Sunday, November 2, 2008

On Vice Presidents

There has been a lot written about the people who are running for the Vice Presidency. A lot of that writing has expressed worry about the Vice Presidential candidate's possibly becoming President. The following is some data about the Vice Presidents our country has had up until now, which might put some people's minds at ease.

We have had 43 Presidents beginning with George Washington. There have been 46 Vice Presidents attached to those Presidents. We should note that for 42 years of our country's existence there were no Vice Presidents in office at all. Of those 46 Vice Presidents only 14 have gone on to become President: John Adams, Thomas Jefferson, Martin Van Buren, John Tyler, Millard Fillmore, Andrew Johnson, Chester Arthur, Theodore Roosevelt, Calvin Coolidge, Harry S. Truman, Richard Nixon, Lyndon B. Johnson, Gerald Ford, George Bush. Of those 14, eight of them served only one term or part of one term as President.

Eight Presidents died while in office, four from natural causes and four by assassination. They were: natural causes--William Henry Harrison, Zachary Taylor, Warren Harding, Franklin D. Roosevelt; Assassination--Abraham Lincoln, James Garfield, William McKinley, John F. Kennedy. One President, Richard Nixon, was forced to resign. Of the Vice Presidents for these nine Presidents, five of them completed the remaining terms of the Presidents whom they succeeded into office; only four of them were elected to the Presidency after having completed the previous President's term in office.

In short, our history does not seem to support our concerns about those running for Vice President. Historically we have not "liked" Vice Presidential candidates sufficiently to elect them on their own merits. Only 1/3 of Vice Presidents have gone on to the Presidency--14 in all--and nine of them were not elected but were completing the terms of their Presidents. Only four were considered by voters to be sufficiently presidential to be elected. Given our history, even should something happen to either candidate running now for President, the chances of their vice presidential running mates being elected to the presidency is less than 10%.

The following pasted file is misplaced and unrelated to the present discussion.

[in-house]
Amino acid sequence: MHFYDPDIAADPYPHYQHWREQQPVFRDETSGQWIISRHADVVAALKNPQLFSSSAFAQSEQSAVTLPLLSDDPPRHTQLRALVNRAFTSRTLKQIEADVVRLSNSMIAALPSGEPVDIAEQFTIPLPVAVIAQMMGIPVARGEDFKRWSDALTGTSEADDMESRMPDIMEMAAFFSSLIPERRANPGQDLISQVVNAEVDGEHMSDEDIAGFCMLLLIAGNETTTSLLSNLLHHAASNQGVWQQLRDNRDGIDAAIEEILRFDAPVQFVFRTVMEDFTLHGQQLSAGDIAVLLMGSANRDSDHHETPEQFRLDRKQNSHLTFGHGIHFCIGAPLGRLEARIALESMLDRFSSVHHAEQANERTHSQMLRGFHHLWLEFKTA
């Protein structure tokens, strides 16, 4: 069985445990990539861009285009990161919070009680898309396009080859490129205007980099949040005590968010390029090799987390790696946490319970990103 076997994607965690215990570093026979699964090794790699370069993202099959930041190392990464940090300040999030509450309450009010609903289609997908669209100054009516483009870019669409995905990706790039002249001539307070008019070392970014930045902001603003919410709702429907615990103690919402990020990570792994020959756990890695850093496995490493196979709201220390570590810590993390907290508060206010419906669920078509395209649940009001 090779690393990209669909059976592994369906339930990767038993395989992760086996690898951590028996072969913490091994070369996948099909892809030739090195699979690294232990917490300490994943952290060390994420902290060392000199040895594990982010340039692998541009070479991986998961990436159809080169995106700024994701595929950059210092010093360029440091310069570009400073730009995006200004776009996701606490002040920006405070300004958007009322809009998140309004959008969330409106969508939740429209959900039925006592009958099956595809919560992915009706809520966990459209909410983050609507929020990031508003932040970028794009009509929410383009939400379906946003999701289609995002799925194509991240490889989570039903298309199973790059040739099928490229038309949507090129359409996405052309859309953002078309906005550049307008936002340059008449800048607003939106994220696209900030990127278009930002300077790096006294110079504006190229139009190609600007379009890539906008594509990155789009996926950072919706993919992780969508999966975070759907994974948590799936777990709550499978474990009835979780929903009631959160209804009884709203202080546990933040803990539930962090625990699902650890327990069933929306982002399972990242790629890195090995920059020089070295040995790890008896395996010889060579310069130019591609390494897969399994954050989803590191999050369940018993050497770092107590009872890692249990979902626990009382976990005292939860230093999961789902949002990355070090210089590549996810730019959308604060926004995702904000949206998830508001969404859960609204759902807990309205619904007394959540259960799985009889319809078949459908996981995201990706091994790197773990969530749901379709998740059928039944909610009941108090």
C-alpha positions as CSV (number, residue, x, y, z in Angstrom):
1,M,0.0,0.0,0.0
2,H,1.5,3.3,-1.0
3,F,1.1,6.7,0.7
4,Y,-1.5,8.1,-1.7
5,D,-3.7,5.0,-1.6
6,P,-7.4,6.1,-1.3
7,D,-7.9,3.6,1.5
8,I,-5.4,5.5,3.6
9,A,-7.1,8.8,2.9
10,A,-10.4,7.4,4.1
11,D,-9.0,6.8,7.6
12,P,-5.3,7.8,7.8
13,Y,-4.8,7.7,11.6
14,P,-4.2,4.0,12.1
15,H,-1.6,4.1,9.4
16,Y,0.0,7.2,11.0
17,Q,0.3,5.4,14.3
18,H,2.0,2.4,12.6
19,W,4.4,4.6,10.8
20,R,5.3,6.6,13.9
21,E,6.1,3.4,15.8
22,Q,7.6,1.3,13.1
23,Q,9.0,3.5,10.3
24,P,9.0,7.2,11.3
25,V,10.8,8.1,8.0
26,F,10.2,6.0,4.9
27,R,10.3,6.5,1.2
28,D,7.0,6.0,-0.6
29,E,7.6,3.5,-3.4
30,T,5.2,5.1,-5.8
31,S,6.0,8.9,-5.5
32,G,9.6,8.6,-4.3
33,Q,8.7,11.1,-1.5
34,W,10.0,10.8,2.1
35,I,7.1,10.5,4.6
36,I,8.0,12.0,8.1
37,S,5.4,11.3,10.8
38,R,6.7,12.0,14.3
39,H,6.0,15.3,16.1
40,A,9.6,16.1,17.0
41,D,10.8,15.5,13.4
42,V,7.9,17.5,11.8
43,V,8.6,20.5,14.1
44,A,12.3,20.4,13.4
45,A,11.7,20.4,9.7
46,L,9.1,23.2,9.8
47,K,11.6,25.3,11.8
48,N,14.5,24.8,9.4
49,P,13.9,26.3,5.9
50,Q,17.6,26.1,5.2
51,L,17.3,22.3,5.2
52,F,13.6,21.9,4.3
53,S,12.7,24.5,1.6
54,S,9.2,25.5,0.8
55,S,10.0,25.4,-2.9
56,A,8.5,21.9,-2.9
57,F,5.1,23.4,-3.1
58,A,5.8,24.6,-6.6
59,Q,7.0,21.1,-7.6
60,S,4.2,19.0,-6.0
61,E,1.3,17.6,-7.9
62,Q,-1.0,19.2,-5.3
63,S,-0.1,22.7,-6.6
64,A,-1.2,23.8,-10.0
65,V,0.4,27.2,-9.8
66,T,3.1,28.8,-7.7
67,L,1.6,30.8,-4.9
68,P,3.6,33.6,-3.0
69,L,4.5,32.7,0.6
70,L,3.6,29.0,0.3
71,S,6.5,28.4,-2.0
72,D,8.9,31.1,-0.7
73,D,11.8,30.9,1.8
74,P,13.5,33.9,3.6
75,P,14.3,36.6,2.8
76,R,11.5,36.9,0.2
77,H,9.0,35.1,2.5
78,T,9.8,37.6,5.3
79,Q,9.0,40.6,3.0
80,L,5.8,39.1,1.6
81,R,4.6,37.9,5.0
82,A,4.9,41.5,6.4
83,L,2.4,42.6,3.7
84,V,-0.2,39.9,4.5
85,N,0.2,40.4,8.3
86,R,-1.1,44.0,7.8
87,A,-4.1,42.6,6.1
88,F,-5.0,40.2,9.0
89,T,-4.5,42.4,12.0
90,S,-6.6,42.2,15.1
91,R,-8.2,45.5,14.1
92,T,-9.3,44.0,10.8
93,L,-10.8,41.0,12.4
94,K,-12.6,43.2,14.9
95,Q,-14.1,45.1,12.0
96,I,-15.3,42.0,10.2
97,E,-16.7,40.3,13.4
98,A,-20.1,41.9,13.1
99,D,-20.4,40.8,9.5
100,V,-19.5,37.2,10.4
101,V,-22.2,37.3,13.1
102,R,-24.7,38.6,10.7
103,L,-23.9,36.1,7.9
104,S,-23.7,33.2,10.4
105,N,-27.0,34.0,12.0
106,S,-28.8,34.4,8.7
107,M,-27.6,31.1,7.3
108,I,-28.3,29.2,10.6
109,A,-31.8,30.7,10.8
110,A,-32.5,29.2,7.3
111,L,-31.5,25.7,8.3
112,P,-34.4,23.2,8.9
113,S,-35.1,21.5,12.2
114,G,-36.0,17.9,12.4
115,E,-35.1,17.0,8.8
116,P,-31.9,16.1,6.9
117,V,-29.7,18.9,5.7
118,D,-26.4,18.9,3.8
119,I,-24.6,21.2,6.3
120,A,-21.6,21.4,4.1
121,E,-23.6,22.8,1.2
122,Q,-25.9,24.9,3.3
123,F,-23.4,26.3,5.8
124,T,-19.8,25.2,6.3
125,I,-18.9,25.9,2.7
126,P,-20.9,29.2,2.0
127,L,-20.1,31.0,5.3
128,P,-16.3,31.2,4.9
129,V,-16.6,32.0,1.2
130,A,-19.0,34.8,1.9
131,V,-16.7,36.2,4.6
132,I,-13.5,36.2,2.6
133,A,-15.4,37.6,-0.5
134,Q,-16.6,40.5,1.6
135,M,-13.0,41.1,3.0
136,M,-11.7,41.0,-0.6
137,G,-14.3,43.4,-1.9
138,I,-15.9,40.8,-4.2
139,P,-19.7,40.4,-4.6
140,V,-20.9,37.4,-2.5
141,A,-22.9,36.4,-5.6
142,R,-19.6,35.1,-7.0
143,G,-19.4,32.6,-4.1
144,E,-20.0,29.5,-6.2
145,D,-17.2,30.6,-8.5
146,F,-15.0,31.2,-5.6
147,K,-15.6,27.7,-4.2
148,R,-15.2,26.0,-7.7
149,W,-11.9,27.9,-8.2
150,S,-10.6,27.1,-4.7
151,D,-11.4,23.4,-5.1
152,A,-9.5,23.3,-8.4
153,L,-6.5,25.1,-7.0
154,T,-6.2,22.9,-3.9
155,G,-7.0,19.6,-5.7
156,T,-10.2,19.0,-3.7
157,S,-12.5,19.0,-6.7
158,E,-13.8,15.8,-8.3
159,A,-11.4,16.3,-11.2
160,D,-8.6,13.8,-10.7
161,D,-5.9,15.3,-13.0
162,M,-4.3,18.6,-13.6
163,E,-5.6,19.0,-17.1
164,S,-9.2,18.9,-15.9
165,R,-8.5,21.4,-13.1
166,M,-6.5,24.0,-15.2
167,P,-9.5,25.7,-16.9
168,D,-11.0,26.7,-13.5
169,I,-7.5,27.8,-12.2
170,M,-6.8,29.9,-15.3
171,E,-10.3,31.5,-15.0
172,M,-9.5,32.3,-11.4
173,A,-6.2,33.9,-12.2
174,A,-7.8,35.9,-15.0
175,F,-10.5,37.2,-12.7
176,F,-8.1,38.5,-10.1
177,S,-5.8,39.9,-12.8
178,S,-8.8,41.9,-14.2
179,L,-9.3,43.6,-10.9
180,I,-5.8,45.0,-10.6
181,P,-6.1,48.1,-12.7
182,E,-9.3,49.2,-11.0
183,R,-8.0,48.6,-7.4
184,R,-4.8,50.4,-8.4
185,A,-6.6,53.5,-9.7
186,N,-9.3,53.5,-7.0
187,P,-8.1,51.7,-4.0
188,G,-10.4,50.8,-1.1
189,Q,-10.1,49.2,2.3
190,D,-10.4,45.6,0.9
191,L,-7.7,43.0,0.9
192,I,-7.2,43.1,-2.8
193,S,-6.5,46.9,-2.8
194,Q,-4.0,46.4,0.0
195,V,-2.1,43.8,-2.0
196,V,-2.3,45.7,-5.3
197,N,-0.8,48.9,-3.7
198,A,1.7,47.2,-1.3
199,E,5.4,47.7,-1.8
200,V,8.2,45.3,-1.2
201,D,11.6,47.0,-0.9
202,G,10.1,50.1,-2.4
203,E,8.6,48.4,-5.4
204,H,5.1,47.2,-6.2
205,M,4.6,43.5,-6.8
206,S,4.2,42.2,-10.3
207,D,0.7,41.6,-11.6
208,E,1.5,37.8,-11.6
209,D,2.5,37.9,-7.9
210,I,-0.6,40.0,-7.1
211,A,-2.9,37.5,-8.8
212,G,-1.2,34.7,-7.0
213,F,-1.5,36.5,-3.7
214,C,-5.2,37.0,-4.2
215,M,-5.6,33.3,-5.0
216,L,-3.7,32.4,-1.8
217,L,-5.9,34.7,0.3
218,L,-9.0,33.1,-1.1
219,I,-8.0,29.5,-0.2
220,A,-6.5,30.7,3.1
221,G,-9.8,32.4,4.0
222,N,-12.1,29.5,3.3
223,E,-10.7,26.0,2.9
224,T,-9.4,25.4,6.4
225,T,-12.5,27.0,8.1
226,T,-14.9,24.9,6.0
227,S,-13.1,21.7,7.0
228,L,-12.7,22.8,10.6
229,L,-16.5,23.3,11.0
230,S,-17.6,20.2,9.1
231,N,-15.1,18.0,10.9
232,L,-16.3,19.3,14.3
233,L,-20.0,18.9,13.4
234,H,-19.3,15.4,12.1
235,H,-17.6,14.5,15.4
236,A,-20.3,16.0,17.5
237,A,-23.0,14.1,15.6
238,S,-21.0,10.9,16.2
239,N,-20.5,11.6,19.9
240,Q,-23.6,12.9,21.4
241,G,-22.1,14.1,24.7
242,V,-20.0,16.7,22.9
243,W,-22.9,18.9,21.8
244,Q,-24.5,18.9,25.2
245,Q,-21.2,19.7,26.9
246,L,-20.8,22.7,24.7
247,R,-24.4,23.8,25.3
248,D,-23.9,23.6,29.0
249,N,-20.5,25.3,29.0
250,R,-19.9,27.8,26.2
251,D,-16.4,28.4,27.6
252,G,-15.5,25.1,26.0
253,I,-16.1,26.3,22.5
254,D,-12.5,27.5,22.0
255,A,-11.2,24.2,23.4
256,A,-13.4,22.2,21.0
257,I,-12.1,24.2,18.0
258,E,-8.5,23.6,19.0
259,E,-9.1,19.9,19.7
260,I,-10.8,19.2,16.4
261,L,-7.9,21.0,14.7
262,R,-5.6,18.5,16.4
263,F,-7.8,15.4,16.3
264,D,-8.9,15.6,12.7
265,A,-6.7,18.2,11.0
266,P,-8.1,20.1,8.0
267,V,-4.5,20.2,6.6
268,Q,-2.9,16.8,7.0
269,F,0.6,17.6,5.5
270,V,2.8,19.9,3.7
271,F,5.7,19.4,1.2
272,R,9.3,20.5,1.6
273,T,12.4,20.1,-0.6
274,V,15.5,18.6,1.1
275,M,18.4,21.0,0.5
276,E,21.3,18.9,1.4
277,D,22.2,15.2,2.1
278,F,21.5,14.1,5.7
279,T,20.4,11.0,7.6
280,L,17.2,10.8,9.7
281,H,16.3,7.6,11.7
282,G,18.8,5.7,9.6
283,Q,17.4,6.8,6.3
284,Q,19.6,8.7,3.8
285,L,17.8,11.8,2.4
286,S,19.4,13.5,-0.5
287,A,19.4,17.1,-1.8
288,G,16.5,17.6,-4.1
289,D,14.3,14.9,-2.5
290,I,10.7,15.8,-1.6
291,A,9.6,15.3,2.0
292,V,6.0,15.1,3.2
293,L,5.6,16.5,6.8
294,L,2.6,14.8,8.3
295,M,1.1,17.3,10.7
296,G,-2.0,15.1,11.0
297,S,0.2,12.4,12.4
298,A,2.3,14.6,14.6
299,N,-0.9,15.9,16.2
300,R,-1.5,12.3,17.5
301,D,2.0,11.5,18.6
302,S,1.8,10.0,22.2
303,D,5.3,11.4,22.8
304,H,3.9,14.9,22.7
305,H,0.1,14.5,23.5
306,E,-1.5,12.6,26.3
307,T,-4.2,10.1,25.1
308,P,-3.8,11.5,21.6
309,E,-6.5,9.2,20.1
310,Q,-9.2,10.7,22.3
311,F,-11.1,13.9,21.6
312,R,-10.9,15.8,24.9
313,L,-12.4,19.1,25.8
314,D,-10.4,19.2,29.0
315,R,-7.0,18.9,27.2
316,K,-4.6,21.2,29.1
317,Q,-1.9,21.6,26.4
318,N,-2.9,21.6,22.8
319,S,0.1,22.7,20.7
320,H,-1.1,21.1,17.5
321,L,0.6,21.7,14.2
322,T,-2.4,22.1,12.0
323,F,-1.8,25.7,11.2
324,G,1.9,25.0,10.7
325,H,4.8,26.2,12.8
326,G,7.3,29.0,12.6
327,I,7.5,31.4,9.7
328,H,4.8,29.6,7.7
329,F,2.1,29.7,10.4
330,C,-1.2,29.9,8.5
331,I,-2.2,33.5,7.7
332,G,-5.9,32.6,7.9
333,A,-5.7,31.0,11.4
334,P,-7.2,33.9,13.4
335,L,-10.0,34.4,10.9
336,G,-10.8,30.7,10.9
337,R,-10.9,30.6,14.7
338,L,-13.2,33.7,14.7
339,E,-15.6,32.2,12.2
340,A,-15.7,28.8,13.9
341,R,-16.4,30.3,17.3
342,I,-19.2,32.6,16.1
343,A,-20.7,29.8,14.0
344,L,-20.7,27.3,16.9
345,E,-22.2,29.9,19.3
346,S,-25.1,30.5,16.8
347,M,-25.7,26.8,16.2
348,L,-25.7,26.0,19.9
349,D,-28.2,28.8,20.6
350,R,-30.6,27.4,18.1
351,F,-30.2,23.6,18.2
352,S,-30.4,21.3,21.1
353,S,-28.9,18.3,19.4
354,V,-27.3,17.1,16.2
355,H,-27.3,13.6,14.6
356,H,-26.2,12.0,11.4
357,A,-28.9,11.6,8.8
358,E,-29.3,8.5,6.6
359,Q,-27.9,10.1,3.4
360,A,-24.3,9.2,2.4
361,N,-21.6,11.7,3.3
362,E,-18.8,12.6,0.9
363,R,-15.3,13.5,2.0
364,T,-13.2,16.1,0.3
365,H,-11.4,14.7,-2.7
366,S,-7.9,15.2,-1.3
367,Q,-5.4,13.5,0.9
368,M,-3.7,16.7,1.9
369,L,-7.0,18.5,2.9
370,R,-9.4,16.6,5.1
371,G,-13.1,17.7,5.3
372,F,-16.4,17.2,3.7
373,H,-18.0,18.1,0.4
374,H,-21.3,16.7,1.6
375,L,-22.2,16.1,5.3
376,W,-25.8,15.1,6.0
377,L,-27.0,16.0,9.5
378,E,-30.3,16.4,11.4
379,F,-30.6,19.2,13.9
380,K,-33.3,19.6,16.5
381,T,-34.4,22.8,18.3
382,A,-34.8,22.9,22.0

Sorry, but could we focus on the issues rather than on the running mates, running mates who have mostly been inconsequential for the country?


Lion of Zion said...

i think people are concerned because mccain is not a spring chicken. but good point

Anonymous said...

I think you're right Lion but his age is relative. There were older candidates and ones with health issues years ago too but their older age was relative to what was considered old in their time period. Today 72 is not ancient or unusual for people to be active and having their full seichel. And electing someone because they are young is no guarantee either. Plenty of the past presidents died in their early 50s and 60s.

A Living Nadneyda said...

Your analysis is enlightening but I'm not sure if historical statistics are as accurate as individual ones. Apparently, statistical models have been set up to analyze the chances of McCain dying while in office, and they are rather high, due to his age and health problems.

There has always been problematic discrepancies between the VP-candidate-as-ticket-balancer, and VP-candidate-as-potential-president.

Anonymous said...

As far as I'm concerned this year's presidential election is an interim election--no matter who wins they won't be serving for more then one term and their vice president, doesn't matter which one, won't get elected as president either. Somehow during the next four years we have to find and encourage to run for president someone with a better grasp of what is needed to be a president then the candidates we have now. All we can hope for with either of the candidates is that we can somehow contain them from veering too far off track and from causing too much upheaval.